‘Nothing to stop’ CQC collects ethnic data on GPs, says BAPIO
There is ‘nothing to stop’ the CQC from collecting ethnic data from GP providers, the British Association of Doctors of Indian Origin (BAPIO) has said.
The CQC admitted this year that its inspection and monitoring methodology ‘could inadvertently disadvantage’ GP practices run by ethnic minorities and lead to ‘inequities’.
But Pulse has learned that the CQC still does not collect ethnic data from GP providers, despite the regulator saying this time last year that it planned to collect and monitor the data.
The regulator said it was developing the ability to monitor ethnic data as part of a broader strategy and exploring how best to use that data to provide meaningful insights.
But BAPIO chairman Dr Ramesh Mehta told Pulse: “If they want to do it, there’s nothing stopping them.”
He said: “They are such an important regulator and it is their responsibility to provide transparent and sensible information and to work for the benefit of patients. What they do is quite the opposite.
Dr Mehta said it was ‘common sense’ for the CQC to collect ethnic data from GP providers.
He said: “Unless the CQC, as a regulator, has information about what kind of ethnicity these doctors are from, what are they serving, what kind of population are they serving. How can they do justice by regulating these doctors?
He added: “We’ve been talking to them for [about] 10 years now. Every time we [do], they say, “Oh, we’re sorry. We are going to do it. We’ll do it.” Lots of promises, but what are the results? Nothing. And how come things not only haven’t gotten better, but they’ve gotten worse.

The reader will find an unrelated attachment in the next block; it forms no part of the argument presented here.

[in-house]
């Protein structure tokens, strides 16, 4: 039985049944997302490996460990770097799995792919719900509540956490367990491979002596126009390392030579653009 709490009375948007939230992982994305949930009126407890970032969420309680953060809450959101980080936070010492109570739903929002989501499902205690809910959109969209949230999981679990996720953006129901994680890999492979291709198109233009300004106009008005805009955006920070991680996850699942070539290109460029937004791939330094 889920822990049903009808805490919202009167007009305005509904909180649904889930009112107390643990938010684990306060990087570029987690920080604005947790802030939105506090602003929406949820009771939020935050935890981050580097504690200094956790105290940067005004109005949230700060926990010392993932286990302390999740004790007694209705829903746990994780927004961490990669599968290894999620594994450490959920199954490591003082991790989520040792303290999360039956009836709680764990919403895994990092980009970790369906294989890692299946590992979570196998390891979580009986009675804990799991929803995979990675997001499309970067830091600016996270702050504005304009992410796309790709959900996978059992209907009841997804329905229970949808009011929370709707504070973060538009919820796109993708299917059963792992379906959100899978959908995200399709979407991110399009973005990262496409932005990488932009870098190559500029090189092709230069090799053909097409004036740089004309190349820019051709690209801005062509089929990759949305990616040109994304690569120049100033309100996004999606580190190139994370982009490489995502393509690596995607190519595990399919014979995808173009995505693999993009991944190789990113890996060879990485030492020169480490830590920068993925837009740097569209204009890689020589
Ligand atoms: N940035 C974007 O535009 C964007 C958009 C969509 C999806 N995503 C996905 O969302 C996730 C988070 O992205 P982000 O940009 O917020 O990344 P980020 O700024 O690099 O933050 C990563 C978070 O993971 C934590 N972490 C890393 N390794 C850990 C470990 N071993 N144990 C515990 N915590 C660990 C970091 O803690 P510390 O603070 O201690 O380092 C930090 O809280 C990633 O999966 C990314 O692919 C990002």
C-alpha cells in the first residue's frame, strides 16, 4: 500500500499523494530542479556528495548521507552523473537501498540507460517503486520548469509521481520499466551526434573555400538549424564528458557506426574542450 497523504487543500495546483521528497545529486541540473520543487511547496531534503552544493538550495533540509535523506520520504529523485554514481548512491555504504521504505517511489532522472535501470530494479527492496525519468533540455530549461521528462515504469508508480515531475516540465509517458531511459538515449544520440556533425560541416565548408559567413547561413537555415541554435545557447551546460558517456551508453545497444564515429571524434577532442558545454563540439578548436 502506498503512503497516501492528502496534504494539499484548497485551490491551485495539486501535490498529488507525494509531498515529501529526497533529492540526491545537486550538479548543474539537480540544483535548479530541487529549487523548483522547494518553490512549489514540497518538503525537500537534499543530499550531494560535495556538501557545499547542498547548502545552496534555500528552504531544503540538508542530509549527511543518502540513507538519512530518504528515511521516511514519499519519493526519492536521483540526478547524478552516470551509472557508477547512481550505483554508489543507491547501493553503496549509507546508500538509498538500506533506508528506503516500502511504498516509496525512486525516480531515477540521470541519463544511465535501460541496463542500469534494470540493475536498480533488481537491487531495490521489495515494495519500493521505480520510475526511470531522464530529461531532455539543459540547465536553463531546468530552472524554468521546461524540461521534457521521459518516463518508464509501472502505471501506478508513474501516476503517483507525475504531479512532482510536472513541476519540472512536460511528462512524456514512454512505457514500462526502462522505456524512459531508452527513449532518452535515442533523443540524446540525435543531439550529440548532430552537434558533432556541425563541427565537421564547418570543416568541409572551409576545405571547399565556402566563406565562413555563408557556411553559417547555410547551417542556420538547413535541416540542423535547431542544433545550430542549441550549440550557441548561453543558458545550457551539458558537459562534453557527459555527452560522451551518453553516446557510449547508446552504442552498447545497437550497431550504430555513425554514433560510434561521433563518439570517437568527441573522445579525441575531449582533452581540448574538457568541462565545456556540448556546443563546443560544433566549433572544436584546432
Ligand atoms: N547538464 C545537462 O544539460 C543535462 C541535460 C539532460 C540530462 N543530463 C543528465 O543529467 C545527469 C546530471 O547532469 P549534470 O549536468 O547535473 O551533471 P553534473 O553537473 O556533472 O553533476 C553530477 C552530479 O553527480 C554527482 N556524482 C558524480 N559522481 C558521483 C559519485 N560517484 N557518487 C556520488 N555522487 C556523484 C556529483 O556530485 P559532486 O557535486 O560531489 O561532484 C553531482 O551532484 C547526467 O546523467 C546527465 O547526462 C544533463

The recent CQC report noted that “complete ethnicity data was not available for most practices” and said the main reason for this was that “not all GPs working in a practice had reported their ethnicity to the GMC”.
He added: “Due to the limitations of the data we have from all partners in the system, we have not been able to fully explore the nature of the relationship, or the existence of a causal link. , between ethnic minority-led GP practices and regulatory outcomes such as ratings and frequency of inspections.
CQC Chief Inspector of Primary Medical Services Rosie Benneyworth told the CQC’s last board meeting that the regulator “needs[s] to improve our data collection”.
A survey by BAPIO last fall found that more than 70% of ethnic minority GPs would describe CQC inspections as “traumatic”.